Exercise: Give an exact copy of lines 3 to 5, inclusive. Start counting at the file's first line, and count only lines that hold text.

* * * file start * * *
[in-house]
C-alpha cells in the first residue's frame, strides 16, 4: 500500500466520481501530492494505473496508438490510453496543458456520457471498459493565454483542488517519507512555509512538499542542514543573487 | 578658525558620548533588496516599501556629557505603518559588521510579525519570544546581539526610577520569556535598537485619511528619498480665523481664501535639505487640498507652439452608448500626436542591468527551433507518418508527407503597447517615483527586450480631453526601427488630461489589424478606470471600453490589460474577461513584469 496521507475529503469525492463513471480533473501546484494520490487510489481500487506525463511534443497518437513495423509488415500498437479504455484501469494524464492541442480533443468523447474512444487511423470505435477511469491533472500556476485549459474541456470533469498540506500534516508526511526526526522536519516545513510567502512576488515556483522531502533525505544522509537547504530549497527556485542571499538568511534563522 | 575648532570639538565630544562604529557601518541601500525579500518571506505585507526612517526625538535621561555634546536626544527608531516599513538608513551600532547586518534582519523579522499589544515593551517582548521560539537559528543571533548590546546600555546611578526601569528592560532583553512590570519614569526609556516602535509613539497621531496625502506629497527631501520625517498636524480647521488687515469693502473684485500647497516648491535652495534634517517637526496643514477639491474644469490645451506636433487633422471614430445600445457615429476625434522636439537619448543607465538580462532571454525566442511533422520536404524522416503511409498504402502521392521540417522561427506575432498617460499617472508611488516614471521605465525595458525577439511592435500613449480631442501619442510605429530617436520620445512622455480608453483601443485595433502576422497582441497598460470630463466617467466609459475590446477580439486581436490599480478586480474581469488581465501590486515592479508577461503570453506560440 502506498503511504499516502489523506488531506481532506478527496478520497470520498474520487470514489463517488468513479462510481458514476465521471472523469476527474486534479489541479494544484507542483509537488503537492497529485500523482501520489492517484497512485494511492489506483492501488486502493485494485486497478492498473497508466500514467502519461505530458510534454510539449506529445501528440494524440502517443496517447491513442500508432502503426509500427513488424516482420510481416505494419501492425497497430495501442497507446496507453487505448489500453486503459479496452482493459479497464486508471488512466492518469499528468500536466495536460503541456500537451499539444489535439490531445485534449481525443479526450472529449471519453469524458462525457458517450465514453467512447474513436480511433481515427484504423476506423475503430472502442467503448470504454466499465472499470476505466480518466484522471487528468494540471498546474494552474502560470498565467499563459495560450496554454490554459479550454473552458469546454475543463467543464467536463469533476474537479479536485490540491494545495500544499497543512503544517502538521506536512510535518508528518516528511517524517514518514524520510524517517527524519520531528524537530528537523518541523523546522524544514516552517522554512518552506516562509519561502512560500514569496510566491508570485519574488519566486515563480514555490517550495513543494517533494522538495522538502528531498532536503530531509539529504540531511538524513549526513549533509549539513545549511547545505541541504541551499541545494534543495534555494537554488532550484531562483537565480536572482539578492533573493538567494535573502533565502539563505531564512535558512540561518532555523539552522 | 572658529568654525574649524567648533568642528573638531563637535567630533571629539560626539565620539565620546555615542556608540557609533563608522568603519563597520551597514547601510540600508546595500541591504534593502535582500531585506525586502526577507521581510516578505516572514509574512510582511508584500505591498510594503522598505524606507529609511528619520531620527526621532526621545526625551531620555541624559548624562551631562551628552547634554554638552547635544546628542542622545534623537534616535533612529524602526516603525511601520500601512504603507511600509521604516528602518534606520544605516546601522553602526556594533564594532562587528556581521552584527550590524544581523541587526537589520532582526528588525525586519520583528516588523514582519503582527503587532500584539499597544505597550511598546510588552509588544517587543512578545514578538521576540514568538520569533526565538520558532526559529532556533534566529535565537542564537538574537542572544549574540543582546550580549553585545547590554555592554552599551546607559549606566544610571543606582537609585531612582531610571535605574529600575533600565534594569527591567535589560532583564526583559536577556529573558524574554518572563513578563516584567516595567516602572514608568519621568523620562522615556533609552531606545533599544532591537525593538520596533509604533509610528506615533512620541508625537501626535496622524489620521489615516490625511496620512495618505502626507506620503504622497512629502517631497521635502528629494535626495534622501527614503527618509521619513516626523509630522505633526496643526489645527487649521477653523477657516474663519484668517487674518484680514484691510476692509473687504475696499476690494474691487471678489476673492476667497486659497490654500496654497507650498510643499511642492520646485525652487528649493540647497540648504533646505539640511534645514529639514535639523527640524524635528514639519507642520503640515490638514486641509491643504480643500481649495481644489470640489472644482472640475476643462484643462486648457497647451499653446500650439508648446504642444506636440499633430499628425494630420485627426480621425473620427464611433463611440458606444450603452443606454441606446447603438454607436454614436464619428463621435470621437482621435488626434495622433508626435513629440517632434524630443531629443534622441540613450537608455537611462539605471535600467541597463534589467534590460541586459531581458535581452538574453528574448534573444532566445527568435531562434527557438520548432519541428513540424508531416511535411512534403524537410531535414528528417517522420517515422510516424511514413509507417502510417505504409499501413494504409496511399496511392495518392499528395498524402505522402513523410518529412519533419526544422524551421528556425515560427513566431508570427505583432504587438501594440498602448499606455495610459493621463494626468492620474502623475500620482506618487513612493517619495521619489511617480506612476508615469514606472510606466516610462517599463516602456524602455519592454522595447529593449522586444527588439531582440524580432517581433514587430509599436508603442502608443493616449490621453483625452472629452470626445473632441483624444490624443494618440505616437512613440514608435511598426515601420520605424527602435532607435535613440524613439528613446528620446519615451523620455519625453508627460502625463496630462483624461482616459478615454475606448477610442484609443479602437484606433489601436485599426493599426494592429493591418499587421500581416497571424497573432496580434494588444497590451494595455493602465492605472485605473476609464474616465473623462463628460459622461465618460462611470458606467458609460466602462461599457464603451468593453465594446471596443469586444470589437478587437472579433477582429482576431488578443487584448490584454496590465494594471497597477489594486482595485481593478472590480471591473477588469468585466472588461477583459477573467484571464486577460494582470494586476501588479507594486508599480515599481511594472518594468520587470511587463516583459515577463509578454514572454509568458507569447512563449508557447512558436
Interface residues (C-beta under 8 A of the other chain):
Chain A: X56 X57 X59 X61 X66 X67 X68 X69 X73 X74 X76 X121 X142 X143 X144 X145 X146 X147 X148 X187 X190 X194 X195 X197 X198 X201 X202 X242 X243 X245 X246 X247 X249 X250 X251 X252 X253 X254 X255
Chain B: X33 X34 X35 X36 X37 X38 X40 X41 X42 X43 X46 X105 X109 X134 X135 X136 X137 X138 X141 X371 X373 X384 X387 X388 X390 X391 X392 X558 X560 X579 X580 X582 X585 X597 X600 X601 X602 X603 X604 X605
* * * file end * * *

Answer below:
Interface residues (C-beta under 8 A of the other chain):
Chain A: X56 X57 X59 X61 X66 X67 X68 X69 X73 X74 X76 X121 X142 X143 X144 X145 X146 X147 X148 X187 X190 X194 X195 X197 X198 X201 X202 X242 X243 X245 X246 X247 X249 X250 X251 X252 X253 X254 X255
Chain B: X33 X34 X35 X36 X37 X38 X40 X41 X42 X43 X46 X105 X109 X134 X135 X136 X137 X138 X141 X371 X373 X384 X387 X388 X390 X391 X392 X558 X560 X579 X580 X582 X585 X597 X600 X601 X602 X603 X604 X605